leadership1My last post focused on sexual violence against women and considered how it affects their lives in general. The emphasis on risk reduction often leads to victim blaming, which can underhandedly condone sexual violence against women. This is a symptom of a rape permissive culture that considers sexual violence against women as normal and inevitable. Addressing rape culture itself as a problem to change and encouraging educational efforts directed at primary prevention will help us prevent sexual violence before it takes place.

Given the frequency of sexual violence, it is important to combine educational efforts aimed at primary prevention with providing our community with immediate crisis resources. The Rock Ethics Institute website recently launched an online crisis resource for students who have been victims of sexual violence. Today’s post features The Immediate Crisis webpage, which is specifically designed to provide students with information on seeking medical attention, support, and legal assistance in the immediate aftermath of a rape or sexual assault.

The accessible site provides links to a number of informational resources and support services at the local, state, and national levels. It is specifically designed to assist students from University Park and the commonwealth campuses locate medical and support services.

As mentioned in previous posts, over the course of a college career, as many as 1 in 4 women will be the victims of rape or sexual assault. Although women are clearly at an elevated risk, they are not the only victims of campus sexual assault. For this reason, the site provides links to resources dealing specifically with female, male, and lesbian, bisexual, gay, transgender, and queer (LBGTQ) victims of sexual assault. A link to resources for the Department of Defense community is also available on the site. Additionally, detailed information about medical options available to victims is featured prominently on the site. The goal is providing students who are in immediate crisis with comprehensive information about seeking medical care and support services on one easy to navigate website.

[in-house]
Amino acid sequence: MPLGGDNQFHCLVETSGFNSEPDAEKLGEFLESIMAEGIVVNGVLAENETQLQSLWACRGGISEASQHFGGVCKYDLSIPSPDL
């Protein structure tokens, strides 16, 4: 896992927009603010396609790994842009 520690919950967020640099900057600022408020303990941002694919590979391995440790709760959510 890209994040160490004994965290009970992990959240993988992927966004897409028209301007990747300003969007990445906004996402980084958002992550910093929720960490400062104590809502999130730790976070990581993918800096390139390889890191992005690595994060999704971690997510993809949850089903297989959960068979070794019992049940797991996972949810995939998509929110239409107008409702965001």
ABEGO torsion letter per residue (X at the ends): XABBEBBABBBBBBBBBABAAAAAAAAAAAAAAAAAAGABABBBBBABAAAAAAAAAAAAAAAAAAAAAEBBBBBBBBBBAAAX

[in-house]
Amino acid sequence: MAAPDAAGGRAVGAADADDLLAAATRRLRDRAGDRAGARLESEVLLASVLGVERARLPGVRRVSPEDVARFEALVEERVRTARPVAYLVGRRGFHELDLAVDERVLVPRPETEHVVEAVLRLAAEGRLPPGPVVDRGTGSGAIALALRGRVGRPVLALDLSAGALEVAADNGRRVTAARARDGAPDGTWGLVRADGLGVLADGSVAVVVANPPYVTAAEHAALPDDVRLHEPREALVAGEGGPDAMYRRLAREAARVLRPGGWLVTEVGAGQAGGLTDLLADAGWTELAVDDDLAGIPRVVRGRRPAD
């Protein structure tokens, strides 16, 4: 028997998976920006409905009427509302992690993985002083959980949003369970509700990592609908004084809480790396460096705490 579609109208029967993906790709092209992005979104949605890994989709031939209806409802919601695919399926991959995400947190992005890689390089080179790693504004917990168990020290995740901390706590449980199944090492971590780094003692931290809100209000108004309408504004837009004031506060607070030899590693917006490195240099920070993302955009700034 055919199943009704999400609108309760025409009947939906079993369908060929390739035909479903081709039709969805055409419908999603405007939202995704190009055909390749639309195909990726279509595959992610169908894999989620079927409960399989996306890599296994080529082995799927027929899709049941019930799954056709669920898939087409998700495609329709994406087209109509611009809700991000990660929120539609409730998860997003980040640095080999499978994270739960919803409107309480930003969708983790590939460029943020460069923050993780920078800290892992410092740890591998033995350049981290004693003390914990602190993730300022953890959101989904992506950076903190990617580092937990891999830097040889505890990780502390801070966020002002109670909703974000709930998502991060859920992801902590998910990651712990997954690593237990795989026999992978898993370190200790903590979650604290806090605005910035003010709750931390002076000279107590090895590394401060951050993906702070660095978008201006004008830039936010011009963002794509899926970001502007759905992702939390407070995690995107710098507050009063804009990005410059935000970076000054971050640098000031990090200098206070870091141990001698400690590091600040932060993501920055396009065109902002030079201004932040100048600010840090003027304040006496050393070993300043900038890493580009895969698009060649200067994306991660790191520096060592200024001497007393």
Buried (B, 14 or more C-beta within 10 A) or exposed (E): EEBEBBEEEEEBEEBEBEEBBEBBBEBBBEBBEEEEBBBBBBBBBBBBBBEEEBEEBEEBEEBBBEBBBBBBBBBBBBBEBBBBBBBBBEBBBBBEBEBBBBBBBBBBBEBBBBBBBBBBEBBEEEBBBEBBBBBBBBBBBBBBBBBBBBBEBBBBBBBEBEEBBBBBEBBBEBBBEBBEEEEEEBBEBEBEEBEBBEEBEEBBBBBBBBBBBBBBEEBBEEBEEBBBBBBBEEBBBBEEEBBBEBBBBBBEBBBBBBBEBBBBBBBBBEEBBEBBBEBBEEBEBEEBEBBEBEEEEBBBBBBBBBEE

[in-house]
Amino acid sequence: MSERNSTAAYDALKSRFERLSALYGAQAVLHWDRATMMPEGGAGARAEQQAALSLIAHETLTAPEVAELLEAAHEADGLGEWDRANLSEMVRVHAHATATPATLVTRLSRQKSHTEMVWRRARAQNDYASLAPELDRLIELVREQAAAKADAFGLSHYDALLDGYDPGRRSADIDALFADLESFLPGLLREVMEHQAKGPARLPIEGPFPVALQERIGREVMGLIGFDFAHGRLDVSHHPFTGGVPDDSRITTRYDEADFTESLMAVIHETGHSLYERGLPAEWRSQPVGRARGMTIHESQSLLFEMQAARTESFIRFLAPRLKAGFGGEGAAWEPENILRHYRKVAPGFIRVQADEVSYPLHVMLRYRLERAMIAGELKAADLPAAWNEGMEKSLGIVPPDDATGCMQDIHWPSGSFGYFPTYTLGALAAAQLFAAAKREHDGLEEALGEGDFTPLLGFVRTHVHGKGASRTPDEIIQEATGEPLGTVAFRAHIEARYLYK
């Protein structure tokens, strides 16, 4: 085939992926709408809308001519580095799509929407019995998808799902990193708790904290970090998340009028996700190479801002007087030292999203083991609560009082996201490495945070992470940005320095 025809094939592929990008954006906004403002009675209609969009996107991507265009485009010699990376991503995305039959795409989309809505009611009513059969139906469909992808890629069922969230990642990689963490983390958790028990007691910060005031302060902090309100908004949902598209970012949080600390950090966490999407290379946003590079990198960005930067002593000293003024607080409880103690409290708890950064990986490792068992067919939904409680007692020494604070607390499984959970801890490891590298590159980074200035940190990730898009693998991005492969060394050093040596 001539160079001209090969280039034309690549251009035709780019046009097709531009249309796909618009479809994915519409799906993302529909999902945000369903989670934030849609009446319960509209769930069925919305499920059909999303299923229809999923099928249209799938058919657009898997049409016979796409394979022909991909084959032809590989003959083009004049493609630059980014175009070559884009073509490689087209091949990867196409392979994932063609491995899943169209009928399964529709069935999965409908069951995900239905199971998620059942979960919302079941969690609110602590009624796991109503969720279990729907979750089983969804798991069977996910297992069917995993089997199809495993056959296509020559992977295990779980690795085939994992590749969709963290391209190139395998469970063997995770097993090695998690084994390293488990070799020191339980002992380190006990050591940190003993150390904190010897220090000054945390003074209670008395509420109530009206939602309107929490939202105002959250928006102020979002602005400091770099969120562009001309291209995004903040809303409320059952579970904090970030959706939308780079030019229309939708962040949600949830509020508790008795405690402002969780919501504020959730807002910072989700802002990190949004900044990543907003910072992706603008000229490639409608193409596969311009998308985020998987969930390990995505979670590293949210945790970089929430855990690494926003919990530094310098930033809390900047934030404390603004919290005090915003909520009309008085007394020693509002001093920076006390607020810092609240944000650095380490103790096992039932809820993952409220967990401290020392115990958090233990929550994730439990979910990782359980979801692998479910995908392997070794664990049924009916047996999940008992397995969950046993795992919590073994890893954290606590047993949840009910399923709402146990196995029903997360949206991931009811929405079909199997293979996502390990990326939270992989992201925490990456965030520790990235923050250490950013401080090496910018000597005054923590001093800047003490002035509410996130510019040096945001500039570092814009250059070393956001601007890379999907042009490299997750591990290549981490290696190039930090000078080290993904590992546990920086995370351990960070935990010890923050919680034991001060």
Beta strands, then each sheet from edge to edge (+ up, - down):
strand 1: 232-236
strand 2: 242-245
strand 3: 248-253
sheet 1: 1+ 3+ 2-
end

Thank you for taking a moment to learn about this important resource for Penn State students who have been victims of sexual violence. The Ethics and Sexual Violence Initiative at the Rock is also in the process of developing educational resources for students and bystanders. To promote understanding of the varied experiences of sexual assault, the forthcoming site differentiates between several distinct forms of sexual violence. Subjects include acquaintance and stranger rape, alcohol and substance facilitated rape, domestic and dating violence, and sexual violence against children. As well as countering common and misguided myths about sexual violence with facts, the site will include links to statistical data, intervention strategies for bystanders, and recommendations for providing support to survivors of sexual violence.

In the meantime, I have included links to a number of excellent websites dealing with issues of sexual violence ranging from activism to consent.

http://knowyourix.org

A website empowering college students to stop sexual violence through activism.

http://www.startbybelieving.org

A groundbreaking public awareness campaign designed to change the way we respond to rape and sexual assault in our communities.

http://www.scarleteen.com/article/boyfriend/drivers_ed_for_the_sexual_superhighway_navigating_consent

This site offers a comprehensive overview of how to navigate the highway of consent.

http://www.mencanstoprape.org

An organization seeking to mobilize men for creating cultures free from violence, especially men’s violence against women.

 

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